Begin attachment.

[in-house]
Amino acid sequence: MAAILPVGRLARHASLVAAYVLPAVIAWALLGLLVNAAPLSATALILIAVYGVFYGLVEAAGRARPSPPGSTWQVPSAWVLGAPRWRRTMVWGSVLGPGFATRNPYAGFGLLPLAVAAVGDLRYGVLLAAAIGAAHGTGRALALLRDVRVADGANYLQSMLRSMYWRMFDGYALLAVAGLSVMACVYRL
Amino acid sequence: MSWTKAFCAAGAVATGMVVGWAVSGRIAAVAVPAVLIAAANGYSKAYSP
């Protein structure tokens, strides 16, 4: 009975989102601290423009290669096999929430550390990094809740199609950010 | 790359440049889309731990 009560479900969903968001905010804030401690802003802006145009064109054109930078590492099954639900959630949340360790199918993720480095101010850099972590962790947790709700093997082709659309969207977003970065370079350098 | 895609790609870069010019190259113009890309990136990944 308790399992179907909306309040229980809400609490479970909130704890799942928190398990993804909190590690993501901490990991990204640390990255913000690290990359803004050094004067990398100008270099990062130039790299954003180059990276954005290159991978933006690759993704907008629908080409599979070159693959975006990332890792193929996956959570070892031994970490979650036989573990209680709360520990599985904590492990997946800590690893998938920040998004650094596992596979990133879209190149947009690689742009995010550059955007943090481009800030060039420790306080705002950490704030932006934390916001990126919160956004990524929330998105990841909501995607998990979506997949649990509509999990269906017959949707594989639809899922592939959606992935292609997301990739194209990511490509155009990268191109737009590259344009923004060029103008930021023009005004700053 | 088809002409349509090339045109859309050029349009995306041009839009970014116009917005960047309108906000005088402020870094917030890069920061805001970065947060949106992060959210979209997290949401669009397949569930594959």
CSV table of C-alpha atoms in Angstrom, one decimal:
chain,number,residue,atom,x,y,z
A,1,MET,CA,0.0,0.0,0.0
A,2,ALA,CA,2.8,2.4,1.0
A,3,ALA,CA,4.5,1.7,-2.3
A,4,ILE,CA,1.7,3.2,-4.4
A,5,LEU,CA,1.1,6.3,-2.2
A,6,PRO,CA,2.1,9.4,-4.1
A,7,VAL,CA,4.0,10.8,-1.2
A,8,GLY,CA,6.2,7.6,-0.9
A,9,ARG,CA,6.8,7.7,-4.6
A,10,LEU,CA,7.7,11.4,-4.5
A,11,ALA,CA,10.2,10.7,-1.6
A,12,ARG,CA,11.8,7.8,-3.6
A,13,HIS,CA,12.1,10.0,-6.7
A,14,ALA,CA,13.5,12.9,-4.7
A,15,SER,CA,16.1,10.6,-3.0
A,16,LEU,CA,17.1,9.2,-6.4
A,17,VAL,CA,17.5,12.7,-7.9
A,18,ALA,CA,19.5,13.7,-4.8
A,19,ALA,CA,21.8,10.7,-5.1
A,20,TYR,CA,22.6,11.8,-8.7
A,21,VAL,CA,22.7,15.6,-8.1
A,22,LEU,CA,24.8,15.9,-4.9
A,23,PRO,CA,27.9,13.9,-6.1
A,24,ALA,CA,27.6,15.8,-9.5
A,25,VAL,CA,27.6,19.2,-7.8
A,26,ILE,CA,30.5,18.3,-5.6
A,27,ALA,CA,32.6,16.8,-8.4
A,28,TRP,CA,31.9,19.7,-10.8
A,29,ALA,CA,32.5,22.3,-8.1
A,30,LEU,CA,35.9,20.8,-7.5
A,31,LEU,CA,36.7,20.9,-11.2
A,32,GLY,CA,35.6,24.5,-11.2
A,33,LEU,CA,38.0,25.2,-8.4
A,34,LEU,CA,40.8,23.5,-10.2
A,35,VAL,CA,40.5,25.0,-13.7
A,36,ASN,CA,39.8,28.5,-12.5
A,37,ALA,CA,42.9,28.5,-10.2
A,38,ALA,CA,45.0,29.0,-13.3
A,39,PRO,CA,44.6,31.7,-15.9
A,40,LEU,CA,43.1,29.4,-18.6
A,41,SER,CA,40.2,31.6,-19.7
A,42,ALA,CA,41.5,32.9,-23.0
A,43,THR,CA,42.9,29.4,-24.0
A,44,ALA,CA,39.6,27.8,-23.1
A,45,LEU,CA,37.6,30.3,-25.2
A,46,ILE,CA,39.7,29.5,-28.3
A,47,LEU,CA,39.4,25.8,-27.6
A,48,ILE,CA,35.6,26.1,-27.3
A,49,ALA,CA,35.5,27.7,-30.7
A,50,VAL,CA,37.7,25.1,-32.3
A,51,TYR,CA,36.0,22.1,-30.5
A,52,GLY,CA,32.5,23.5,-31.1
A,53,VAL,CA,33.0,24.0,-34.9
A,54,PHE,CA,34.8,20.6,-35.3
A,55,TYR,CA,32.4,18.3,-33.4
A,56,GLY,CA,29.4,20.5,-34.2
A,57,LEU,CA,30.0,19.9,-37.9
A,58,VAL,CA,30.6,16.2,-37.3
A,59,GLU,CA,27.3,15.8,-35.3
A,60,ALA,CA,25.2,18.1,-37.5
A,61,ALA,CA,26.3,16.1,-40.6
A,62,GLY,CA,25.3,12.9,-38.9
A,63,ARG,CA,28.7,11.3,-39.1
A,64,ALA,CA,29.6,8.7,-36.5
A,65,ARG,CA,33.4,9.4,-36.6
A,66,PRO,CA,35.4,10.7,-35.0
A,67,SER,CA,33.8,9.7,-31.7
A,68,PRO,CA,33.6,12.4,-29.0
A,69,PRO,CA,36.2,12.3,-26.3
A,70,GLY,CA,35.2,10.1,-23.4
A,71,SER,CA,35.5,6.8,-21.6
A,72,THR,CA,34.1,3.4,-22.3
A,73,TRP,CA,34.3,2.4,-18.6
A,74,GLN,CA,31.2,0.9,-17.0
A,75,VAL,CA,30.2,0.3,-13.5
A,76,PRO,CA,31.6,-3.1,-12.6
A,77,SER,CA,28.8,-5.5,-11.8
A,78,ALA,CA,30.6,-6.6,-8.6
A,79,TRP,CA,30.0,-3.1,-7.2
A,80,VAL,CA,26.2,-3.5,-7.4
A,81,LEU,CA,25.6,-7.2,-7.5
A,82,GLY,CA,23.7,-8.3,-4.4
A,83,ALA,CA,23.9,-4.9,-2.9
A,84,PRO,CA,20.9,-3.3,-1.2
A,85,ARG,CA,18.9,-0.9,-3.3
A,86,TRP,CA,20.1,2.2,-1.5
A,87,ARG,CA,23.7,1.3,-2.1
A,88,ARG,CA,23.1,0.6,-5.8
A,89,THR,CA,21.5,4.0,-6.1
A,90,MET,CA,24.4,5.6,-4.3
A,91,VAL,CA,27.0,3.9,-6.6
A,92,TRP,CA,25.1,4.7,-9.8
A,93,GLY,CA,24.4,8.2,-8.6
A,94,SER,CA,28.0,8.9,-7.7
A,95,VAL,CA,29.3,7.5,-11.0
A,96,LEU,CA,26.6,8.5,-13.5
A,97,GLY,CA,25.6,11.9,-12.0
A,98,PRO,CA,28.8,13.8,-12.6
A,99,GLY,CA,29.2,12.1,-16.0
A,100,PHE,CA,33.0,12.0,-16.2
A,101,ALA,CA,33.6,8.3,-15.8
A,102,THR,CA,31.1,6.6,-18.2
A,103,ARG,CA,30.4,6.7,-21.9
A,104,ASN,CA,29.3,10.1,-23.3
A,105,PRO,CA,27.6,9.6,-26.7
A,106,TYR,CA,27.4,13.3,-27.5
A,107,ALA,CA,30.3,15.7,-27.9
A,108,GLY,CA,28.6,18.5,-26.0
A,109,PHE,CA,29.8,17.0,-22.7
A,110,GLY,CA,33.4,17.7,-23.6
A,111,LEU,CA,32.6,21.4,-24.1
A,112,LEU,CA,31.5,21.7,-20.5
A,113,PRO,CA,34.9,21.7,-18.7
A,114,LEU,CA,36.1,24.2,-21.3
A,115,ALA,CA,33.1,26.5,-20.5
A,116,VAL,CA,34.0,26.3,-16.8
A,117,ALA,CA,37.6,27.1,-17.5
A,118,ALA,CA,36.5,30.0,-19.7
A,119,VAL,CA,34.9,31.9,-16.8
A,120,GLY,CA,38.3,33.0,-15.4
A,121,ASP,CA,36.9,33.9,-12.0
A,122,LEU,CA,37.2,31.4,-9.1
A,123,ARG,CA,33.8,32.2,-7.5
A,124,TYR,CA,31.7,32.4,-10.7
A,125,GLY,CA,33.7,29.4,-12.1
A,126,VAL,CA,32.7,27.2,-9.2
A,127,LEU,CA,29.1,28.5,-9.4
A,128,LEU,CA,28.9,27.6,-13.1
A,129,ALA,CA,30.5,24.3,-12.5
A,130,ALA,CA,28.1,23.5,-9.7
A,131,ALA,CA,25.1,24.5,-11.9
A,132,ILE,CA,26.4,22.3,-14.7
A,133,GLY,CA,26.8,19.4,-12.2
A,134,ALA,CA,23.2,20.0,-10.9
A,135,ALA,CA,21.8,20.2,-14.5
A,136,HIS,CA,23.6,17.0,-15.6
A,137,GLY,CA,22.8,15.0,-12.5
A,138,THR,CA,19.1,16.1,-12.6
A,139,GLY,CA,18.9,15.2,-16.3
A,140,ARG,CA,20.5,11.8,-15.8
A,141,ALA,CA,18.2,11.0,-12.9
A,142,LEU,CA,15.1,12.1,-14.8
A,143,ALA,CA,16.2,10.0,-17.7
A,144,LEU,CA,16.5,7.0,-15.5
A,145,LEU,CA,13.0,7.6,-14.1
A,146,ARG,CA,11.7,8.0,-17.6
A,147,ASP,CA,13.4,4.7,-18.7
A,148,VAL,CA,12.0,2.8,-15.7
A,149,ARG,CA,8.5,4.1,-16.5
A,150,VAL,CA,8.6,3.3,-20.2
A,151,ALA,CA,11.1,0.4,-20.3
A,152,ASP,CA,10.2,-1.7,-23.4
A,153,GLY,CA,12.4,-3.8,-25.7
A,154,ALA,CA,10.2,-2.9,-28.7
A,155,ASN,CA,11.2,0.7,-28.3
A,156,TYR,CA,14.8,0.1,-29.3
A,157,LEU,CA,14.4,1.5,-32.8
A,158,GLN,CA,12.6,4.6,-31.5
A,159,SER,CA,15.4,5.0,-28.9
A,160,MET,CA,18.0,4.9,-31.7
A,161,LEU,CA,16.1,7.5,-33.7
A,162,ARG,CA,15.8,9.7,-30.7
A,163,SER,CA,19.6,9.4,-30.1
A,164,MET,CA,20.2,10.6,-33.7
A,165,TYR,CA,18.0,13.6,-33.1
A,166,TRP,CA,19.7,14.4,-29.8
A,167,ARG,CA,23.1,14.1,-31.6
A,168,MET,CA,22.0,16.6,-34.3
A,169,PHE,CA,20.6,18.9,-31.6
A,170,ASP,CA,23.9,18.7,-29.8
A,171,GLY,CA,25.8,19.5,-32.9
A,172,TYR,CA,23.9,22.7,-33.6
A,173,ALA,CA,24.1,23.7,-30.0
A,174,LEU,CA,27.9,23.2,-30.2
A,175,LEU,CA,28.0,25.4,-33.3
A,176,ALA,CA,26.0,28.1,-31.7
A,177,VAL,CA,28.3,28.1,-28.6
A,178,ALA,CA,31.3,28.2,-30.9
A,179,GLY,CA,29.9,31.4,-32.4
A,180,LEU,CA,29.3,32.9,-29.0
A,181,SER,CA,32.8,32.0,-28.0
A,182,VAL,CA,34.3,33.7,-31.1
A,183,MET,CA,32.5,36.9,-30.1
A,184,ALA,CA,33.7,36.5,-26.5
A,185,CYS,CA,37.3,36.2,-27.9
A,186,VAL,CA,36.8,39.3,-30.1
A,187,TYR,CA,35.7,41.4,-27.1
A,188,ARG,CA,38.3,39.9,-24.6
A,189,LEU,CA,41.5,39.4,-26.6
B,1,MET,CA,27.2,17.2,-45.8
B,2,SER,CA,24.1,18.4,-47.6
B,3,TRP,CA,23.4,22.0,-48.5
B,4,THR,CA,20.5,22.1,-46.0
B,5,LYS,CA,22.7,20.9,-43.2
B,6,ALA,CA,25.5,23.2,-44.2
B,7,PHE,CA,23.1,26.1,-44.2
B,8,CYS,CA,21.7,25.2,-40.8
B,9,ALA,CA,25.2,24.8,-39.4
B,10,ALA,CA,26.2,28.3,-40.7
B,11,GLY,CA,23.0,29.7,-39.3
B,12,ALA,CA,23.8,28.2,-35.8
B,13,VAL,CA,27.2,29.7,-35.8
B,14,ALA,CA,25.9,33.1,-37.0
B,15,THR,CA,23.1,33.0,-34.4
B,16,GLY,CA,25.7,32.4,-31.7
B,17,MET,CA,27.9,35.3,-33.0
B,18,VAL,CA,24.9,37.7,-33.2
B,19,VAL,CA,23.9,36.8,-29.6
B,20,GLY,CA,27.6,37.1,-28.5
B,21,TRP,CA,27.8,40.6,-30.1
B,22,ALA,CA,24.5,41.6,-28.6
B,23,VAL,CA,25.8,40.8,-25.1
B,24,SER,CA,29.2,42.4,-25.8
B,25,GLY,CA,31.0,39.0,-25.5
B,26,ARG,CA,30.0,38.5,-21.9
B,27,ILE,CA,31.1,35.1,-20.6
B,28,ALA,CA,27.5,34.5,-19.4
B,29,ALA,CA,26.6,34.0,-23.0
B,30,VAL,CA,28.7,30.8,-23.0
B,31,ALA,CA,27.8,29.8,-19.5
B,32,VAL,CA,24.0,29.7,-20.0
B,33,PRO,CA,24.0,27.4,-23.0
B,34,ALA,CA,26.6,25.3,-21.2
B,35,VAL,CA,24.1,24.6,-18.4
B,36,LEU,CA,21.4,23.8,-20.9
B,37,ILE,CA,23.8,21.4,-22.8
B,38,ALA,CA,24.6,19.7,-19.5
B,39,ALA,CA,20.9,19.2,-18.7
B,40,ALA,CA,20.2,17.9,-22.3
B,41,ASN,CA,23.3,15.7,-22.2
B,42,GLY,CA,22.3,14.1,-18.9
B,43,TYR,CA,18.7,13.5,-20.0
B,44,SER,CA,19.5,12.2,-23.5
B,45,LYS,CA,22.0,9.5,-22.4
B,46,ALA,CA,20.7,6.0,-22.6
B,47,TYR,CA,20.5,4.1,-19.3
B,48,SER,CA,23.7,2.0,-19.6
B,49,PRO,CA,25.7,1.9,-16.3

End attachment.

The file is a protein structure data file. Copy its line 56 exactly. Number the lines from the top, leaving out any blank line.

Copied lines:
A,50,VAL,CA,37.7,25.1,-32.3